Daltons Law of Partial Pressure. This states
that a mixture will only boil if the sum of the two
partial pressures is equal to the atmospheric
pressure. Second is Raoults Law, which states
that the partial vapor pressure of a mixture in
an ideal solution is equal to the vapor pressure
of that pure mixture times its mole fraction in
the liquid. A mixture must not have a mole
fraction of water which is 0.7 because it will not
boil at 100 degrees Celsius, which is waters
boiling point. The concept behind these two
laws is that vapor composition is dependent on
both pressures of the compound and on their
mole fraction in the mixture.
After completely heating up to 100
degrees Celsius, flammability test was
performed on the first and last distillate
collected. The first distillate was tested to be
flammable because no distillate remained after
testing. This proves that ethanol was still
present in the first drops of the experiment. The

last distillate produced no flame. This proves


that ethanol was absent in the last distillate.
The last distillate was water.
Using the following formulas below, both
the percent of ethanol in the mixture and the
percent of ethanol lost in the mixture were to
be computed. Unfortunately, the residue that
was supposedly used by the researchers was
discarded accidently. This is why no
percentage loss of ethanol can be obtained in
this experiment. Given the following formulas:
ethanol=

volume of ethanol
100
volume of sample

where
Volume of Ethanol=Vf Vi

loss=

where
Vd=Volume of total distillate

Vr=Volume of Residue

100
theoretical

error =

Using the formula, the researchers were


only able to obtain the percentage of ethanol
present:
ethanol=

15.00 mL(5.5 mL+Vr)


100
15.00 mL

% loss = unknown
And now for the % error in the
experiment,
4033.33 100
40
error =
% error = 16.68%

V sample(Vd +Vr)
100
V sample

theoreticalactual

loss=

5.500.50 mL
100
15.00 mL

% ethanol = 33.33%
And the percentage loss cannot be
computed because of the discarded residue,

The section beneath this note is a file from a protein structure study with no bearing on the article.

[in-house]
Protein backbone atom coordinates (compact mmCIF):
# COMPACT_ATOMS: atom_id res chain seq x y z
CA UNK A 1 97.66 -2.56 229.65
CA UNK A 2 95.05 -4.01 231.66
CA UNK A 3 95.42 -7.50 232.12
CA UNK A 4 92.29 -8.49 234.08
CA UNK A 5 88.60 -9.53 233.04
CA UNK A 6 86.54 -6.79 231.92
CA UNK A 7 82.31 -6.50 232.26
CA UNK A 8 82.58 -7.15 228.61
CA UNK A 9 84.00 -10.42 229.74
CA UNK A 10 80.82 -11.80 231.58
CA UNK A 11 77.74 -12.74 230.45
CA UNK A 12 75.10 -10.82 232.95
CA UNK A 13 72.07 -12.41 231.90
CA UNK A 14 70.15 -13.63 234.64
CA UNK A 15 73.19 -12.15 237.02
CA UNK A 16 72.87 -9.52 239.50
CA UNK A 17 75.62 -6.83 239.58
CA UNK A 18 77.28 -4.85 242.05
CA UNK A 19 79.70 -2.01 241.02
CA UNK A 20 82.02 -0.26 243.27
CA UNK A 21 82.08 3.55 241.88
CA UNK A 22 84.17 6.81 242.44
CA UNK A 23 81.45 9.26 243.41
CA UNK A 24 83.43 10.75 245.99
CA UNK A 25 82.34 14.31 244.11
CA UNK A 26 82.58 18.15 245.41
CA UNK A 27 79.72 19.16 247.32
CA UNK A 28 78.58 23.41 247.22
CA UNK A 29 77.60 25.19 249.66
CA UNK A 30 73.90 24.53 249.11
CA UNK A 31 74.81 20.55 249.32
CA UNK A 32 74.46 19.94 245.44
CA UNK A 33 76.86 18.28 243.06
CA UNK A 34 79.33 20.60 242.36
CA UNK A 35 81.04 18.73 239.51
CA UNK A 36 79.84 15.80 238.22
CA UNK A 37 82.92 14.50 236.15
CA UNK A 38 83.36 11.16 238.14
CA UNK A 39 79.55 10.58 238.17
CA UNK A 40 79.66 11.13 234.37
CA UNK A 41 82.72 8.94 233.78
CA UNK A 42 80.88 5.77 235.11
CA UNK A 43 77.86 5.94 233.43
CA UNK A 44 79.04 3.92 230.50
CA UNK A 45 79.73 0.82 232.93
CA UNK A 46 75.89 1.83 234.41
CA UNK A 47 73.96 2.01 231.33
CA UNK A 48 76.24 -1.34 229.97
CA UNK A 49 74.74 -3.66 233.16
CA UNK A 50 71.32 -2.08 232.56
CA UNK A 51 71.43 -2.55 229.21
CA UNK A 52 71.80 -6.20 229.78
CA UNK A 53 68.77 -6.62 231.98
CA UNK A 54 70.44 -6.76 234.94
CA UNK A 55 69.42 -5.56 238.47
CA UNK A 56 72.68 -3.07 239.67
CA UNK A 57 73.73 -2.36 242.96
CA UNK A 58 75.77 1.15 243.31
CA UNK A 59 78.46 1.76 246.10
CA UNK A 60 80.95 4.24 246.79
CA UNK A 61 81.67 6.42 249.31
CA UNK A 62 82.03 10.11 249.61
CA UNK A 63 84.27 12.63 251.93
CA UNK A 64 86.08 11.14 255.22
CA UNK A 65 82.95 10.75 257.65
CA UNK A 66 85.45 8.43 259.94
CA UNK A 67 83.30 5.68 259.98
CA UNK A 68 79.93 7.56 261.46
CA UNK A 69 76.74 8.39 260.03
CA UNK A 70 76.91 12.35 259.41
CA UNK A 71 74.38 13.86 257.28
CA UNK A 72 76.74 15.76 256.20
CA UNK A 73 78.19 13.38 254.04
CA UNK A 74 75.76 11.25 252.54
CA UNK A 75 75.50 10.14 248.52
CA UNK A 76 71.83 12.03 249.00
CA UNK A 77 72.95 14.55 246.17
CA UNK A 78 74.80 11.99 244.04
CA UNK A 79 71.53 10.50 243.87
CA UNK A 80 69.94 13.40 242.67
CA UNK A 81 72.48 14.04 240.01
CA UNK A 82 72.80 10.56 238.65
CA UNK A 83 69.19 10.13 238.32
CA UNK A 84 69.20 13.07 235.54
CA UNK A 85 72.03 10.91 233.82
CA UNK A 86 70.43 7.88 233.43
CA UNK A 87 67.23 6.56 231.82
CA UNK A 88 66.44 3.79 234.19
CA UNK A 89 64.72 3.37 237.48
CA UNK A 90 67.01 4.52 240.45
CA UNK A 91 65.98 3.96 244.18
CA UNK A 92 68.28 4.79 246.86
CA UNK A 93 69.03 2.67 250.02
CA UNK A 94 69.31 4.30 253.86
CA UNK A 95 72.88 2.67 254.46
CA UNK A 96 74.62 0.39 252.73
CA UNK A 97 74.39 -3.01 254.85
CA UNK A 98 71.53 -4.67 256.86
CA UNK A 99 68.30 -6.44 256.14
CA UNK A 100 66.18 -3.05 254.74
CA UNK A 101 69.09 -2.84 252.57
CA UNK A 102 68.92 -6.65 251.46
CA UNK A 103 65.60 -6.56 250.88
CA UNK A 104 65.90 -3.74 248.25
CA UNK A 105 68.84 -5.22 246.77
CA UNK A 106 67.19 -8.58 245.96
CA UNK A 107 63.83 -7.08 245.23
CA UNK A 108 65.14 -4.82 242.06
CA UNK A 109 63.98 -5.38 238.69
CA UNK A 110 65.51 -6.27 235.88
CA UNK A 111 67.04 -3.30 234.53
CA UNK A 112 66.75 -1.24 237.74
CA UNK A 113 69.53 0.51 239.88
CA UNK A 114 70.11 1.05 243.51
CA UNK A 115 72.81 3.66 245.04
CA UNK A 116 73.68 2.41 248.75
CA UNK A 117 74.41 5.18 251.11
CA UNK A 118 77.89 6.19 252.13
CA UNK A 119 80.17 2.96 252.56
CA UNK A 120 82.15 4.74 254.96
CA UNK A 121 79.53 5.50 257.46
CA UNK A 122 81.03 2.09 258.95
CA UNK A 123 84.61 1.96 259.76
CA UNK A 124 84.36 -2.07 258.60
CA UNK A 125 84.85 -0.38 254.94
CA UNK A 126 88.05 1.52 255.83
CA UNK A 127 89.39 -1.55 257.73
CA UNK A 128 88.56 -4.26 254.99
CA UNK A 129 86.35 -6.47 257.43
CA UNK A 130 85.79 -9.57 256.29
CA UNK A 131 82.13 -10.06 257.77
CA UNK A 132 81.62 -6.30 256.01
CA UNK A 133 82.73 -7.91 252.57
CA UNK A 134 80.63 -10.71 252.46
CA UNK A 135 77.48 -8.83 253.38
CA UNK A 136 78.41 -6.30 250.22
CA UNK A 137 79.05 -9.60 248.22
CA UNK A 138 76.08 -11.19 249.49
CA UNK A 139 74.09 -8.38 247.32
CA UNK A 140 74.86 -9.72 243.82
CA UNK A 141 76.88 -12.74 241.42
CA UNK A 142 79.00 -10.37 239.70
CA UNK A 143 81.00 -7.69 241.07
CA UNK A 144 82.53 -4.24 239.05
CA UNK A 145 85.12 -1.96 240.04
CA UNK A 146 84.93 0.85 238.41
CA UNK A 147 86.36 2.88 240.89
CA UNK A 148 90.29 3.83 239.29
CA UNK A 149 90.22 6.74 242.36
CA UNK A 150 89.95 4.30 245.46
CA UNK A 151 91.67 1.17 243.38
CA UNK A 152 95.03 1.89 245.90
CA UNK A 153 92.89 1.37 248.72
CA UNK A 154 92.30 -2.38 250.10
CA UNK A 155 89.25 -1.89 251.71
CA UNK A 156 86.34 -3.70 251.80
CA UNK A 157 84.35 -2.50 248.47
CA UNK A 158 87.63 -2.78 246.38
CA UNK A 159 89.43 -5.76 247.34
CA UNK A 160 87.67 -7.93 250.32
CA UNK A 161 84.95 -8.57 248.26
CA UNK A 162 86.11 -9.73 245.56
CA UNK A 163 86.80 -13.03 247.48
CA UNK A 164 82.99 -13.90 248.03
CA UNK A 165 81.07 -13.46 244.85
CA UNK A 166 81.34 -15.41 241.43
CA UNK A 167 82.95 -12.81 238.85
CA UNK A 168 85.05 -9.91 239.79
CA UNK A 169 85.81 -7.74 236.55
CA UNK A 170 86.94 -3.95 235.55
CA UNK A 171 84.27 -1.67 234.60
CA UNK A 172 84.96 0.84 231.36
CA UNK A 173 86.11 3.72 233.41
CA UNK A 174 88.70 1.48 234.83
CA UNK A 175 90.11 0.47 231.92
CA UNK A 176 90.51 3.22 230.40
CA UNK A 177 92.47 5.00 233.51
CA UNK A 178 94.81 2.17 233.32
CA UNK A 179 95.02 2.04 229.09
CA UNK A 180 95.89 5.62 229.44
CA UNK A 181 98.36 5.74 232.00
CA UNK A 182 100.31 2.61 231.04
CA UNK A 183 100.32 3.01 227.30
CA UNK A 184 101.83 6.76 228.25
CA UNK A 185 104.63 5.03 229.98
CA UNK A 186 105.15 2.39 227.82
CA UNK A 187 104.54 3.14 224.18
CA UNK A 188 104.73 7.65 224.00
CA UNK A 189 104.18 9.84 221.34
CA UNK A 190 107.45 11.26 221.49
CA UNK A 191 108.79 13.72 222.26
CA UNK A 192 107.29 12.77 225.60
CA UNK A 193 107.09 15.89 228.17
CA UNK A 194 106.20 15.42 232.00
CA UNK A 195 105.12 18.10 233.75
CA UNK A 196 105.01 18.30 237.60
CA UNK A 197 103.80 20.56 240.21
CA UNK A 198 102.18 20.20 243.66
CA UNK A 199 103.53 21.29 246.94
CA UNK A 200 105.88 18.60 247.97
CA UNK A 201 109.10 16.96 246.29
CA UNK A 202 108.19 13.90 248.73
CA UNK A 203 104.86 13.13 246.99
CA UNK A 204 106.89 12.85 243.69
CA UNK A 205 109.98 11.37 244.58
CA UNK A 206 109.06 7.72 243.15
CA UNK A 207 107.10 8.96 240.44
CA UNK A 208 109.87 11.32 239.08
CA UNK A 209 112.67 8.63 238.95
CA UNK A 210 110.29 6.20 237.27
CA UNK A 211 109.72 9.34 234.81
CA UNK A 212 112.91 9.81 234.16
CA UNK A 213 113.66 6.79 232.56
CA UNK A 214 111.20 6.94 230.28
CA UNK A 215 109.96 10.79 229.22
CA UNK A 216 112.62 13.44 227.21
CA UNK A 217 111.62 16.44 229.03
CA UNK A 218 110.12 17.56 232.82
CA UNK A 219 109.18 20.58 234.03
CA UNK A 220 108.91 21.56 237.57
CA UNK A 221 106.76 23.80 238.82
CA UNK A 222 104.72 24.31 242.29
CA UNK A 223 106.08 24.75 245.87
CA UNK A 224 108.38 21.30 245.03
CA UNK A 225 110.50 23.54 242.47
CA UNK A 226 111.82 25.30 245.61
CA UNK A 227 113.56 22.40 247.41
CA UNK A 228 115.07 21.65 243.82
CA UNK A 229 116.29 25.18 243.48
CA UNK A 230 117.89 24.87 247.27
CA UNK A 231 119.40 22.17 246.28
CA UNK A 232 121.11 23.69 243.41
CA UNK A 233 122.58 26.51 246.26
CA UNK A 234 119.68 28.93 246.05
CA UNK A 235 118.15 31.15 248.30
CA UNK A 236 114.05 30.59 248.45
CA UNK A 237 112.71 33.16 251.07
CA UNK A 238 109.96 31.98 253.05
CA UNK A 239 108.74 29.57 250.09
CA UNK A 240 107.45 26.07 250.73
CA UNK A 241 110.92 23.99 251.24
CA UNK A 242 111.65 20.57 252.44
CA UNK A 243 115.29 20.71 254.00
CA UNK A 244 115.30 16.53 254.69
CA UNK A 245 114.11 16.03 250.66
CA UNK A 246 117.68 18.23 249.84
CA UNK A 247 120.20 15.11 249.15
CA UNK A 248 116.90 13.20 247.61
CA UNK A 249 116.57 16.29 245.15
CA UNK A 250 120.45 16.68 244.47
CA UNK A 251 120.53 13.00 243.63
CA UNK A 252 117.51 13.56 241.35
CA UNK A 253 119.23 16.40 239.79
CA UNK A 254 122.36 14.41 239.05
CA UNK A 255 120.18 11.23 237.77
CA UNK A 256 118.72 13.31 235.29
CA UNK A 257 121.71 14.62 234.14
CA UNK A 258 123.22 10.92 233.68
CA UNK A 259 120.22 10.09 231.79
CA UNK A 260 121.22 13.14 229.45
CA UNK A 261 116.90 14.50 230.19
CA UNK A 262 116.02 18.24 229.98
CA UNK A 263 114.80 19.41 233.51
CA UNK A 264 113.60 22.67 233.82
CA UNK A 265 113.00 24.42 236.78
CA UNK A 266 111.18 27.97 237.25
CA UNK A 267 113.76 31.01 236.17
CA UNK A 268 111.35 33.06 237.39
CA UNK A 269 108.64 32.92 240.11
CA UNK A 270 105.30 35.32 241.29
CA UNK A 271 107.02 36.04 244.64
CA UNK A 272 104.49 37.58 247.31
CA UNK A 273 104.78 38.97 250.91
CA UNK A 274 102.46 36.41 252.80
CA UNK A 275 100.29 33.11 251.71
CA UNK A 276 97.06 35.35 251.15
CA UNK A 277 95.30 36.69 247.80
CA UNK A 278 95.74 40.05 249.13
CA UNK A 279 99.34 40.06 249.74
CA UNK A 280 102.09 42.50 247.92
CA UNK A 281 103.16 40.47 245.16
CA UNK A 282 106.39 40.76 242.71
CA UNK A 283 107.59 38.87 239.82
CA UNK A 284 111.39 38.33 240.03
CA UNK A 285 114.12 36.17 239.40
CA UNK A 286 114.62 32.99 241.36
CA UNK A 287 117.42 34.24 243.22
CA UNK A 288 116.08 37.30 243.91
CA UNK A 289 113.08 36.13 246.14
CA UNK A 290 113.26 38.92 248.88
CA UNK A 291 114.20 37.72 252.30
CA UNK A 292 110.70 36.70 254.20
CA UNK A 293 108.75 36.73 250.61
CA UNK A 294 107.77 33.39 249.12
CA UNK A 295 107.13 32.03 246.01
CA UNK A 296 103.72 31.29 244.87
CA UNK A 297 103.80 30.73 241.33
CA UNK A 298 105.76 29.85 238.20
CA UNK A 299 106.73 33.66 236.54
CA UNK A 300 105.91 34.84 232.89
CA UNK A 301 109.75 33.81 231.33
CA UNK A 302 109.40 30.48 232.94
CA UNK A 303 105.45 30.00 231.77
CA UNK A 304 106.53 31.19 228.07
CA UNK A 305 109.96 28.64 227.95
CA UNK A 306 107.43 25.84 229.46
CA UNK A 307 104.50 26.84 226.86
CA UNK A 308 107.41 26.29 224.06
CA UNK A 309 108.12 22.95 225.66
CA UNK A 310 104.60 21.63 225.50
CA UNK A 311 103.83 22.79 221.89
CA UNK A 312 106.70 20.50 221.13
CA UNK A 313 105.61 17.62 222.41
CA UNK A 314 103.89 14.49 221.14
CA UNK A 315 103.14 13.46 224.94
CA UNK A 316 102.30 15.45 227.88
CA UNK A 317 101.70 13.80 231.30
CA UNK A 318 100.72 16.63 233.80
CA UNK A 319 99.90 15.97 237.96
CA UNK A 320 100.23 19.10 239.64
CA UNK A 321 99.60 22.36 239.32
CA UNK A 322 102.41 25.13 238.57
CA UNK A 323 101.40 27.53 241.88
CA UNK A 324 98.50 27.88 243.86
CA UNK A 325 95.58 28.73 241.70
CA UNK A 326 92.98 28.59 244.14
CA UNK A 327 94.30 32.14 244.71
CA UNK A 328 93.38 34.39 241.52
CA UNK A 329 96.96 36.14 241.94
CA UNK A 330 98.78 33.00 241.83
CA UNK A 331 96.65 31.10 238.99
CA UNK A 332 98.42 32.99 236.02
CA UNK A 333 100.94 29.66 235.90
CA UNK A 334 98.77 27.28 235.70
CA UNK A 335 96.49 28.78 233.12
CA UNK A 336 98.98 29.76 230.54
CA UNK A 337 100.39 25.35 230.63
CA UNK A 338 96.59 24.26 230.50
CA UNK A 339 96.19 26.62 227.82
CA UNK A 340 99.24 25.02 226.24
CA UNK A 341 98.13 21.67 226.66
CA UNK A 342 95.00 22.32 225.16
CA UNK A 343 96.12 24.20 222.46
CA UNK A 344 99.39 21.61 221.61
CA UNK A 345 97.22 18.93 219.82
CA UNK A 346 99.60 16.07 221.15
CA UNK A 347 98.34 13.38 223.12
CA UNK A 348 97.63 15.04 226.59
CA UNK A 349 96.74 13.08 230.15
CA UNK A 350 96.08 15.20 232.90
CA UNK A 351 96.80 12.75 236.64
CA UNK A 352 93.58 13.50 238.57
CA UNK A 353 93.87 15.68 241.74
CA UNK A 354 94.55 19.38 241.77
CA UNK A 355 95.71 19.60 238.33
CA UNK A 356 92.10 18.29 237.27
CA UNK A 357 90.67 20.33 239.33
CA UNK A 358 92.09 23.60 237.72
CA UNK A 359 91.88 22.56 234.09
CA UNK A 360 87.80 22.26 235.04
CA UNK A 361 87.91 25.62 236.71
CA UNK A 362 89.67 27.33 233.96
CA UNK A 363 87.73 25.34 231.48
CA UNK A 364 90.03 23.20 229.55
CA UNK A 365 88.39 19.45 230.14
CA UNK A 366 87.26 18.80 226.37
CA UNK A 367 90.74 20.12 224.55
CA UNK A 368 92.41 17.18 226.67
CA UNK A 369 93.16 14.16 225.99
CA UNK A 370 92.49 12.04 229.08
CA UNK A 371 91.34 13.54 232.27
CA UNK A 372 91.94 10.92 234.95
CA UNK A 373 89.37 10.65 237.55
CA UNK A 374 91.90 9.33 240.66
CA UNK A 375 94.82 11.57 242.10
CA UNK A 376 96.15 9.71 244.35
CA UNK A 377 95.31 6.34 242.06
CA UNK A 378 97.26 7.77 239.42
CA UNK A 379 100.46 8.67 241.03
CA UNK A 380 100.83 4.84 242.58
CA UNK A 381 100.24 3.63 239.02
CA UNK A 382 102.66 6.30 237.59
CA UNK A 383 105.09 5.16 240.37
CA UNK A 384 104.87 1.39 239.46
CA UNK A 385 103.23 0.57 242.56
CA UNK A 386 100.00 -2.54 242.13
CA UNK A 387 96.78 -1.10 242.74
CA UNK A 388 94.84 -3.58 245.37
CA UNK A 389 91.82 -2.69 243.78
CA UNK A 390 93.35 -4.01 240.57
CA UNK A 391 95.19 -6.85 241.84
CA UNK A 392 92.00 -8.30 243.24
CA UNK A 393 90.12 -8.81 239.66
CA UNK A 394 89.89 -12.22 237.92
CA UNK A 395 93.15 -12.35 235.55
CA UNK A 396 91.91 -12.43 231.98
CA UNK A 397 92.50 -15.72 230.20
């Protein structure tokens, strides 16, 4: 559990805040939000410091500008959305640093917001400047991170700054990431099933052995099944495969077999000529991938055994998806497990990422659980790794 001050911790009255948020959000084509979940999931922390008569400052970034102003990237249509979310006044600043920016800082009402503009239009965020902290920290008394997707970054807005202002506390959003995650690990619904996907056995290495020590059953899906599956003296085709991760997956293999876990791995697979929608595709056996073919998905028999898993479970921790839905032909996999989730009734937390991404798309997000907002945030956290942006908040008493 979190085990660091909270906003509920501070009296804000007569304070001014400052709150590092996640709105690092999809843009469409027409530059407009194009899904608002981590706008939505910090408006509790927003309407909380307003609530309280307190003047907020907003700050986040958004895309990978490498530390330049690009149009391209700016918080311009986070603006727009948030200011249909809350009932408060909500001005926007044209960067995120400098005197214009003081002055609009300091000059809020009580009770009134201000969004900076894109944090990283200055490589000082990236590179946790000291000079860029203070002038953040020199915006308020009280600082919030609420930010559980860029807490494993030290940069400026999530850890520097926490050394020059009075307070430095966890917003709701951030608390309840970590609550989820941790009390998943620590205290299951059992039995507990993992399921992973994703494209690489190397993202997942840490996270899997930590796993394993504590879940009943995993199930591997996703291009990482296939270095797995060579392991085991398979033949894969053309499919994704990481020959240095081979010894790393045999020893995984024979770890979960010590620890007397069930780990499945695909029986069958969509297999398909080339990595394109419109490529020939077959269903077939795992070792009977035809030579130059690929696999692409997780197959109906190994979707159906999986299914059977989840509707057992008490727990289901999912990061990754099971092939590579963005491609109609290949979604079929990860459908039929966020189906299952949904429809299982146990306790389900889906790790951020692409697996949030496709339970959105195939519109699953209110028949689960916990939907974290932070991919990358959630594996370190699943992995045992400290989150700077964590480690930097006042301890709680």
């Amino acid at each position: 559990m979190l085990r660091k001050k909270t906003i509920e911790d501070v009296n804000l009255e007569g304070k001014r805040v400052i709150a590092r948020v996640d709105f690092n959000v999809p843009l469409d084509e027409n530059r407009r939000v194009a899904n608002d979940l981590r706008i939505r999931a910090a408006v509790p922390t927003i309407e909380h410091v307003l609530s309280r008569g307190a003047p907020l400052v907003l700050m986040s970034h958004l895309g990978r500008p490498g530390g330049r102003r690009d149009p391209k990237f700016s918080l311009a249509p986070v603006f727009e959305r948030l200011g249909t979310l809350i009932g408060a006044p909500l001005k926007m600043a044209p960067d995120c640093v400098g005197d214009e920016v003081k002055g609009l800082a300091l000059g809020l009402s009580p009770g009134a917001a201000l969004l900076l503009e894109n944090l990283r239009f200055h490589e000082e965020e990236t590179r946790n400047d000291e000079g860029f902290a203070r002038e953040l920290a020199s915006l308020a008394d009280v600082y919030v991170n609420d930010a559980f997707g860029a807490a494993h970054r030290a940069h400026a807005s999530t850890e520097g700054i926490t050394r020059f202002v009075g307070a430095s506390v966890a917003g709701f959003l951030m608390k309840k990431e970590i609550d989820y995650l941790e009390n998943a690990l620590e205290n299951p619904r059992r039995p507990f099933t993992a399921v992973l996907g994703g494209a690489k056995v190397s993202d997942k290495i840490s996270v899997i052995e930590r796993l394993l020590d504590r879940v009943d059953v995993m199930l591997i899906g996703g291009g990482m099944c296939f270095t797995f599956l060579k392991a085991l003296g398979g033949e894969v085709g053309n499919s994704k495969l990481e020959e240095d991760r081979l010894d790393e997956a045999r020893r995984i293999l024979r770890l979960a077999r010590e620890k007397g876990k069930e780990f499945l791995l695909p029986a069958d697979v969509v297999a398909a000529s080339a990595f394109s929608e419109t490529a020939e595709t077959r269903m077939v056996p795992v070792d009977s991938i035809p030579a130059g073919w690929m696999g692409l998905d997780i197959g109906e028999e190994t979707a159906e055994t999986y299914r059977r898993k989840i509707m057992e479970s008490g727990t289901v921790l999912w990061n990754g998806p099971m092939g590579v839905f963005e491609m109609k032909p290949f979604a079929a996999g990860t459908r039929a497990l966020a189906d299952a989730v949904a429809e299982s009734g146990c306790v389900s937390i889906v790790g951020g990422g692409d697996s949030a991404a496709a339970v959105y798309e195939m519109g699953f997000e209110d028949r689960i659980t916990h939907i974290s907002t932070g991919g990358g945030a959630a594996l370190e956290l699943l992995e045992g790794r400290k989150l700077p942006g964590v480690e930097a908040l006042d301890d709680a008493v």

but this should be in the form of:

Therefore, the percentage of ethanol in


the experiment was 33.33% which is quite near
from the true value of 40% of ethanol present
in the Ginebra San Miguel Gin. This might be
caused by the constant heating of the flask
which leads to the loss of the ethanol. This
made a low percentage error in the
experiment, which is 16.68%. The percentage
loss of ethanol was not unknown because it
was accidentally discarded by the researchers.
Nevertheless, the percentage loss has an
objective in the experiment. This shows that
there was an excessive heating of the flask
that caused the rapid evaporation of the
sample or that this loss might have been cause
by the mishandling of the test tubes
In conclusion, fractional distillation is a
better preference to be used in the separation
of water and ethanol. The boiling point of
ethanol is 78.1 degrees Celsius, while water is
100 degrees Celsius. The difference of their
boiling points is 21.9 degrees Celsius, which,
as stated above, makes Simple Distillation not
a good choice since a difference of at least 50
degrees Celsius in order to obtain efficient and
proper
results.
Furthermore,
fractional
distillation is more accurate compared to
simple distillation because the use of a
fractionating column provides an efficient
exchange of heat and material between the
condensate flowing down the column and

vapors going up. By the use of a fractionating


column, there is a repeated cycle of
condensing and vaporizing in the substance.
This produces a more pure distillate compared
to simple distillation.
References
Books and Journal Articles
Bathan, G., Bayquen, A., Crisostomo, A.B.,
Cruz, C., et.al. (2014). Laboratory
Manual in Organic Chemistry (Revised
Edition). (pp.13-14).
Health, K. (2003). Laboratory Chemistry
Organic
Techniques.
Birmingham,
United Kingdom: Curriculum Press.
Pavia, D., Lampman, G., Kriz G., & Engel, R.
(2005).
Introduction
to
Organic
Laboratory Techniques: A Small Scale
Approach (2nd Ed.). (pp.733-746)
Whitten, K., Davis R., Peck, M., & Stanley, G.
(2010). Chemistry (9th Ed.). (p. 463)
Internet
http://www.wiredchemist.com/chemistry/instruct
ional/laboratory-tutorials/distillation
http://www.wfu.edu/chem/courses/organic/distill
/distillation.htm